The NACC is not required or able to investigate every corruption issue, even if they believe it could be serious or systemic. If the NACC decides not to investigate a corruption issue, or believes a corruption issue is not serious or systemic, they may deal with it in other ways – for example, by referring it to another agency to deal with.
The NACC could refer the matter to the Commonwealth agency to which the corruption issue relates, if satisfied that the agency has the appropriate capabilities to investigate it. The NACC could also refer the corruption issue to another Commonwealth agency or state or territory government agency for their consideration. In these cases, the NACC could not direct the agency to take any action in relation to the corruption issue. The NACC may also decide to take no action.
The NACC will work to prevent corruption in the Commonwealth public sector
The NACC will work with Commonwealth agencies to help prevent corruption.
It will do this by:
- raising awareness and providing training to people who work in the Australian Government public sector about preventing, detecting and reporting corruption
- providing corruption prevention and education products based on research and analysis of corruption risks and trends, and
- making recommendations to prevent corruption (including identifying risks and vulnerabilities) based on issues it finds during its investigations.
The NACC will also be able to conduct public inquiries into corruption risks, vulnerabilities and prevention activities in government agencies.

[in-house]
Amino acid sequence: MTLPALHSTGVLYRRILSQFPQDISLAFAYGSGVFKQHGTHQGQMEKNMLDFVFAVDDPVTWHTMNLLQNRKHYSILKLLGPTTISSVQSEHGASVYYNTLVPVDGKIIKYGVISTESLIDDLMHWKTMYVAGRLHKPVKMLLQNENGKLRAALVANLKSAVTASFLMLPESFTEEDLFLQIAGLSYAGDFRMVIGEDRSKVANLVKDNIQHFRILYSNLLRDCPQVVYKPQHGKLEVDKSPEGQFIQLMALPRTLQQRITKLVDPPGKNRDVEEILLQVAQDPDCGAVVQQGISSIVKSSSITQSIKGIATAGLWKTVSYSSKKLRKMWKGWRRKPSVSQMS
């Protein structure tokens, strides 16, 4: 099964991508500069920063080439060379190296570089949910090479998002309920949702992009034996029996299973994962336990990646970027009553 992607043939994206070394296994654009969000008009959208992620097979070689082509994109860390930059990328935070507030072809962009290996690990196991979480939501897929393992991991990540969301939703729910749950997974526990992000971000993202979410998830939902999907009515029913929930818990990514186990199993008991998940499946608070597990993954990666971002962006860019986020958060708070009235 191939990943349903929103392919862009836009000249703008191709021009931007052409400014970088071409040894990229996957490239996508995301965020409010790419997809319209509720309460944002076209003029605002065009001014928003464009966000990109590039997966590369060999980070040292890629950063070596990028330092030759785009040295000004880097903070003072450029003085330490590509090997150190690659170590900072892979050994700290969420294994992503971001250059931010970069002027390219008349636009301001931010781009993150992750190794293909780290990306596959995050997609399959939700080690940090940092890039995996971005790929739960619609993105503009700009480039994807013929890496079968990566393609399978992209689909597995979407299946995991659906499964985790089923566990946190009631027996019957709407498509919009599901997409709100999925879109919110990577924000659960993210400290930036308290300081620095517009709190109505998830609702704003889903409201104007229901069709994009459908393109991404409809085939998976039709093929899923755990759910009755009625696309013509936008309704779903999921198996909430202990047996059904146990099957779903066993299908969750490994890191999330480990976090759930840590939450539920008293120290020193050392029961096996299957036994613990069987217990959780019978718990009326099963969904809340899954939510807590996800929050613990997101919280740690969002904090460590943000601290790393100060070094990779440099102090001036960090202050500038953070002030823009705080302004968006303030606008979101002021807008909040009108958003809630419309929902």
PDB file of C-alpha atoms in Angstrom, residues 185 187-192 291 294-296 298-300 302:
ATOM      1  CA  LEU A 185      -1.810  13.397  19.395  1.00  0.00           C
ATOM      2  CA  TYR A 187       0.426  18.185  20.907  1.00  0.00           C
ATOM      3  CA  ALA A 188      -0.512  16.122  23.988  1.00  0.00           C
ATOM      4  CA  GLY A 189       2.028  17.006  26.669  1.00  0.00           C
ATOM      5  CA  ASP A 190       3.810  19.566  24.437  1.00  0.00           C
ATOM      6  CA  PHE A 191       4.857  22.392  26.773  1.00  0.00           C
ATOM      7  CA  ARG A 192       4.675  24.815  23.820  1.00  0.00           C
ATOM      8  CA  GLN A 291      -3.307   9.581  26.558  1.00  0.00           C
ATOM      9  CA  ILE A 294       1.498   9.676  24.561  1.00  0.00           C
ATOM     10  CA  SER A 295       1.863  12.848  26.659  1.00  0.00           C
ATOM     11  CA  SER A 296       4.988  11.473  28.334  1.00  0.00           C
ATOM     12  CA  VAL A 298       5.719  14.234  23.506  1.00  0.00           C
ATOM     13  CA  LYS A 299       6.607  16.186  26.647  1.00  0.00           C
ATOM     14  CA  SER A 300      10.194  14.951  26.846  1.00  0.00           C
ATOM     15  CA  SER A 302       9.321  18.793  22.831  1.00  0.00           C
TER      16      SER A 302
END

Who can the NACC investigate?
The NACC will investigate alleged corrupt conduct involving Australian Government public officials. Public officials under the NACC Act include:
- Members and senators of the Commonwealth Parliament including ministers, and their staff
- employees and contractors of Commonwealth agencies and Commonwealth companies
- holders of Commonwealth statutory offices.
However, the NACC will also be able to investigate any person, even if they are not a public official, who does something that causes or could cause a public official to carry out their official duties in a dishonest or biased way.
The NACC will only be able to investigate matters relating to Australian Government public officials. It will not be able to investigate concerns about state, territory or local government officials. Each state and territory has a similar integrity or anti-corruption commission that may be able to investigate those matters.
The NACC won’t be able to investigate judges, the Governor-General and Royal Commissioners.
For more information on the definition of ‘public official’, see Who can the NACC investigate?
Who will make sure the NACC does its job properly?
It is important that someone oversees the NACC to make sure it uses its powers appropriately and complies with the law.
The NACC will be overseen by:
- A Parliamentary Joint Committee consisting of parliamentarians from across the Parliament. This committee will review the NACC’s performance and budget. It will also approve the appointments of the Commissioner, Deputy Commissioners, and Inspector of the NACC.
- An independent Inspector. The Inspector will investigate corruption issues and complaints about the NACC, and also look at how the NACC uses its powers.
When will the NACC start its work?
The NACC will begin operations in mid-2023.
The NACC will receive referrals of corruption issues after it is established
Once the NACC begins its work in mid-2023, it will be able to consider referrals made by anyone. The NACC will provide public guidance on how to make a referral.
In the meantime, the page What is corrupt conduct? may help you understand whether the NACC could investigate an issue you are concerned about.
The Attorney-General’s Department and ACLEI are not able to refer corruption issues to the NACC before it begins operations.
For further information and resources, visit NACC downloadable resources.